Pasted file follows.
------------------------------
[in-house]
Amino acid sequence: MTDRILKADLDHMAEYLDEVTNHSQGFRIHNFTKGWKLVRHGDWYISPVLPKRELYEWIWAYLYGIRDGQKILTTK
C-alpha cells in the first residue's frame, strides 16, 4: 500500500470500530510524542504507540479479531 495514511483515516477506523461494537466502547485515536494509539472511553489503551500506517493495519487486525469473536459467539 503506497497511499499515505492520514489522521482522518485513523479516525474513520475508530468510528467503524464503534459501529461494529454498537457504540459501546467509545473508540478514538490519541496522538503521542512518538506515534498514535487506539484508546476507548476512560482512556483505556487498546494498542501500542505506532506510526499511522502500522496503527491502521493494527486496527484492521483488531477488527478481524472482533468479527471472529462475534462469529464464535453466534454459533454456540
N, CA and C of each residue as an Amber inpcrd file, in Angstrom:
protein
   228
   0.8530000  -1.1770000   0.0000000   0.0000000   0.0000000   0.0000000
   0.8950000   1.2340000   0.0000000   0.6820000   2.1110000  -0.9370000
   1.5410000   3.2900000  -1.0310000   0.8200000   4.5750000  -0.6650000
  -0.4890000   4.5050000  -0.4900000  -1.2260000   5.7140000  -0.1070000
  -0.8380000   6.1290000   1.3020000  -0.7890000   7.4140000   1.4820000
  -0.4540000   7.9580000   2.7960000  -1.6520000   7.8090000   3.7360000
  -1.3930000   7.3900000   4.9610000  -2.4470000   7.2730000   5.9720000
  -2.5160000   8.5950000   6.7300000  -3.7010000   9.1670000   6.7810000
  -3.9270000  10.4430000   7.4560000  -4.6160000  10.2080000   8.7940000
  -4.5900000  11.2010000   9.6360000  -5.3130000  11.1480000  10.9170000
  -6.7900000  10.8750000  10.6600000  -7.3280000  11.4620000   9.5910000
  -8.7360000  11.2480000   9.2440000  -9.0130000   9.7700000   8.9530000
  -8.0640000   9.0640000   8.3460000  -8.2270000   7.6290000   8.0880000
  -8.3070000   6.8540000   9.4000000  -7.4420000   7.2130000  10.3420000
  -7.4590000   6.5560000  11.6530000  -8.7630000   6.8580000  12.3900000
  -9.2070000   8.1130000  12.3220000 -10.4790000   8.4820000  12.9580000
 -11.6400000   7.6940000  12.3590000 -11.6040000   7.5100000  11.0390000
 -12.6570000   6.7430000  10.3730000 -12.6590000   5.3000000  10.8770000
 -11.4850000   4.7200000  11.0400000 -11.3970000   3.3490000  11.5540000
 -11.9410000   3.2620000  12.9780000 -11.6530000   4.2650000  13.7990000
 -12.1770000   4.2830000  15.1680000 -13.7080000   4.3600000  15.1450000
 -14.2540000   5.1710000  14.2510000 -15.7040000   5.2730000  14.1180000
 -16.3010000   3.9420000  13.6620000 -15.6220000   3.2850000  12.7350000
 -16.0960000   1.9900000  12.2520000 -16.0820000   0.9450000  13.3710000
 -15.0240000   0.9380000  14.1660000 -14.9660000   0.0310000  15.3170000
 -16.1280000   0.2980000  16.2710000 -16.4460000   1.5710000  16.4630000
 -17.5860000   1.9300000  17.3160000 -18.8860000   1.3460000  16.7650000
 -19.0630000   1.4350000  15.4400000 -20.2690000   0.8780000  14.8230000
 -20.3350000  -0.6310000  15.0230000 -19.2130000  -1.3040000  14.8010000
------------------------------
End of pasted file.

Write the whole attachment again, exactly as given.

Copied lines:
[in-house]
Amino acid sequence: MTDRILKADLDHMAEYLDEVTNHSQGFRIHNFTKGWKLVRHGDWYISPVLPKRELYEWIWAYLYGIRDGQKILTTK
C-alpha cells in the first residue's frame, strides 16, 4: 500500500470500530510524542504507540479479531 495514511483515516477506523461494537466502547485515536494509539472511553489503551500506517493495519487486525469473536459467539 503506497497511499499515505492520514489522521482522518485513523479516525474513520475508530468510528467503524464503534459501529461494529454498537457504540459501546467509545473508540478514538490519541496522538503521542512518538506515534498514535487506539484508546476507548476512560482512556483505556487498546494498542501500542505506532506510526499511522502500522496503527491502521493494527486496527484492521483488531477488527478481524472482533468479527471472529462475534462469529464464535453466534454459533454456540
N, CA and C of each residue as an Amber inpcrd file, in Angstrom:
protein
   228
   0.8530000  -1.1770000   0.0000000   0.0000000   0.0000000   0.0000000
   0.8950000   1.2340000   0.0000000   0.6820000   2.1110000  -0.9370000
   1.5410000   3.2900000  -1.0310000   0.8200000   4.5750000  -0.6650000
  -0.4890000   4.5050000  -0.4900000  -1.2260000   5.7140000  -0.1070000
  -0.8380000   6.1290000   1.3020000  -0.7890000   7.4140000   1.4820000
  -0.4540000   7.9580000   2.7960000  -1.6520000   7.8090000   3.7360000
  -1.3930000   7.3900000   4.9610000  -2.4470000   7.2730000   5.9720000
  -2.5160000   8.5950000   6.7300000  -3.7010000   9.1670000   6.7810000
  -3.9270000  10.4430000   7.4560000  -4.6160000  10.2080000   8.7940000
  -4.5900000  11.2010000   9.6360000  -5.3130000  11.1480000  10.9170000
  -6.7900000  10.8750000  10.6600000  -7.3280000  11.4620000   9.5910000
  -8.7360000  11.2480000   9.2440000  -9.0130000   9.7700000   8.9530000
  -8.0640000   9.0640000   8.3460000  -8.2270000   7.6290000   8.0880000
  -8.3070000   6.8540000   9.4000000  -7.4420000   7.2130000  10.3420000
  -7.4590000   6.5560000  11.6530000  -8.7630000   6.8580000  12.3900000
  -9.2070000   8.1130000  12.3220000 -10.4790000   8.4820000  12.9580000
 -11.6400000   7.6940000  12.3590000 -11.6040000   7.5100000  11.0390000
 -12.6570000   6.7430000  10.3730000 -12.6590000   5.3000000  10.8770000
 -11.4850000   4.7200000  11.0400000 -11.3970000   3.3490000  11.5540000
 -11.9410000   3.2620000  12.9780000 -11.6530000   4.2650000  13.7990000
 -12.1770000   4.2830000  15.1680000 -13.7080000   4.3600000  15.1450000
 -14.2540000   5.1710000  14.2510000 -15.7040000   5.2730000  14.1180000
 -16.3010000   3.9420000  13.6620000 -15.6220000   3.2850000  12.7350000
 -16.0960000   1.9900000  12.2520000 -16.0820000   0.9450000  13.3710000
 -15.0240000   0.9380000  14.1660000 -14.9660000   0.0310000  15.3170000
 -16.1280000   0.2980000  16.2710000 -16.4460000   1.5710000  16.4630000
 -17.5860000   1.9300000  17.3160000 -18.8860000   1.3460000  16.7650000
 -19.0630000   1.4350000  15.4400000 -20.2690000   0.8780000  14.8230000
 -20.3350000  -0.6310000  15.0230000 -19.2130000  -1.3040000  14.8010000